There was the suspended Craig Gardner on YouTube and in the stands with the fans, the emotion-dripping joy that Niall Quinn tried to suppress as he commentated for Sky television. There was a distraught Magpie fan punching a horse.
But above it all there was Di Canio. Dancing a jig of joy with each goal, his face full of unbridled ecstasy and of course the famous plunge down the touchline, sliding in the mud on his knees in the direction of the away fans.
Wearside celebrated for a week and then, when it couldn’t get much better, found themselves victors over bogey team Everton the following week.
Back-to-back wins and it seemed like Di Canio could do no wrong. A new brush was sweeping clean. A radical new direction making the likes of Roy Keane, Steve Bruce and Martin O’Neill look like yesterday’s men.
At the end of that Everton game, it was hard to describe the euphoria and when the new head coach swept out alone towards the centre-circle with classical music swelling and all four corners of the stadium chanting: “Paolo Di Canio! Paolo Di Canio!” it was one of the most emotional things I have witnessed at a ground.
The pendulum had swung his way dramatically and every pronouncement he made struck a chord with fans. But a shocking 6-1 defeat at Villa Park in the next game brought everyone down to earth.
And as Sunderland limped towards the end of the season with indifferent displays against Stoke, Southampton and Spurs, the euphoria dissipated.
There was still the goodwill of that derby victory to ride though and the perception that the vast majority of the problems were the faults of his predecessor rather than his own.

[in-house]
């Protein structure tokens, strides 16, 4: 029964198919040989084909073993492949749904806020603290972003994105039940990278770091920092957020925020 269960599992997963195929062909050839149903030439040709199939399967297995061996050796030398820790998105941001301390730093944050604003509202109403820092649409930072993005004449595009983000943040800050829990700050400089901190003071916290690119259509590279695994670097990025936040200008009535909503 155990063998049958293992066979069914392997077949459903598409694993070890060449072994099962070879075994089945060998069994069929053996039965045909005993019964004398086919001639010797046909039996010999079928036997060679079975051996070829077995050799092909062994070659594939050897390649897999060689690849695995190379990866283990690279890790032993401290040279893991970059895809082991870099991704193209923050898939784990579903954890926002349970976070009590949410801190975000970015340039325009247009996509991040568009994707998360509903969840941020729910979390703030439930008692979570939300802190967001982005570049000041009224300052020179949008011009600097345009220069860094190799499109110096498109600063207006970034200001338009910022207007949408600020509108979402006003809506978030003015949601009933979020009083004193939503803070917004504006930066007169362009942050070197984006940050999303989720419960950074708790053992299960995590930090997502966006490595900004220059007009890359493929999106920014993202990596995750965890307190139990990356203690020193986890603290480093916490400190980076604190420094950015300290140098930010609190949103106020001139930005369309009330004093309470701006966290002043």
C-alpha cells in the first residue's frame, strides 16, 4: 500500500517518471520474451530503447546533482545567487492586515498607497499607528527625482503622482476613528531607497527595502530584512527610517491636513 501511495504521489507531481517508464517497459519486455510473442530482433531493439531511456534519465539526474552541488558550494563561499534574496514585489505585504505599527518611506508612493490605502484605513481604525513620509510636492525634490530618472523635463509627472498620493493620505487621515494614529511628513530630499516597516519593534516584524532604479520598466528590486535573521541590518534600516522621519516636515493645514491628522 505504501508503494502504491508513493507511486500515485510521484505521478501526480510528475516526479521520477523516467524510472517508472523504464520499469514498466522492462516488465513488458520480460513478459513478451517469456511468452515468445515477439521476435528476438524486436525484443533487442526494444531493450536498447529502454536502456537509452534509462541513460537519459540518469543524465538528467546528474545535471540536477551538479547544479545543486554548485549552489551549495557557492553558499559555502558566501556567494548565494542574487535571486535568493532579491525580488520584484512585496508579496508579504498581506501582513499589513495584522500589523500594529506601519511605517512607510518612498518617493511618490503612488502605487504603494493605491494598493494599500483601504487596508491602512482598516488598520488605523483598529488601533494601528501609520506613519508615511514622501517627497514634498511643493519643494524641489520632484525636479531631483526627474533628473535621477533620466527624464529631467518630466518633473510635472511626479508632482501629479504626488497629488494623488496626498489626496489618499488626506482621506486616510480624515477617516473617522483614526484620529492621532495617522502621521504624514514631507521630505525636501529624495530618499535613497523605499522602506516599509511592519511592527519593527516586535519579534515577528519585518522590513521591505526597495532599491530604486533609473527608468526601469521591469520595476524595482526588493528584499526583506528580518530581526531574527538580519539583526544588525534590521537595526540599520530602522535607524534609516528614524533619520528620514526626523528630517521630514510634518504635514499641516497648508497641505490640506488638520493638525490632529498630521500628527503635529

Even so, it was clear that the close-season clear-out he promised would have to take the club forward if he was to convince the doubters who were already feeling that his approach was too extreme, his regime too much about Paolo Di Canio and too incendiary when it came to his squad.
He trod rough-shod over Titus Bramble’s feelings when he highlighted his failings in terms of fitness and physique and the experienced defender was one of the first to complain about Di Canio alienating players.
That was illustrated by his bombing out of Phil Bardsley after a casino incident and his cold-shouldering of skipper Lee Cattermole.
It was made abundantly clear it was his way or the high way, with no middle ground.
The summer brought massive change – 14 players in, 14 players out – and Di Canio and the club hierarchy won plaudits with the swiftness with which they initially acted, although concerns were raised when the revolution seemed to run out of money and steam towards its end.
It was a disappointing end to the window.
The arrivals of Andrea Dossena and Fabio Borini on transfer deadline day were not the signings to get the fans excited, particularly when former favourite Stephane Sessegnon was sold to West Brom the same day.
Sessegnon’s departure was seen as another example of Di Canio’s extreme approach to difficult situations – the striker having been arrested for suspected drink driving days before his sale – with the Italian perceived as having painted himself into a corner with his zero-tolerance approach to disciplinary transgressions.
By then Sunderland were already in deep trouble with an opening day defeat to Fulham, followed by unconvincing displays against Southampton and MK Dons before a crushing defeat to basement club Crystal Palace after which he publicly criticised his players.
Another loss to Arsenal hardly improved optimism as Di Canio continued to shuffle and reshuffle his unimpressive side game after game.
There were no leaders on the pitch, but then the suspicion had long been growing that Paolo Di Canio was the only Alpha male Paolo Di Canio would tolerate at the club.
West Brom, on Saturday, proved to be the final straw with a frankly embarrassing stunt from the head coach of standing in front of distraught Sunderland fans for several minutes, gesturing and posturing.
Yesterday, a training ground bust-up with his senior players, as an inquest was held into a disastrous start to the season, seems to have finally forced Ellis Short to bring his controversial experiment to a premature but undoubtedly well-advised end.
It’s a sad, shabby, undignified conclusion to a tale of misadventure from which few emerge with any credit.
Fans would have loved for the charismatic, crazy Di Canio to be their Messiah.
It wasn’t to be.
But they’ll always have the derby.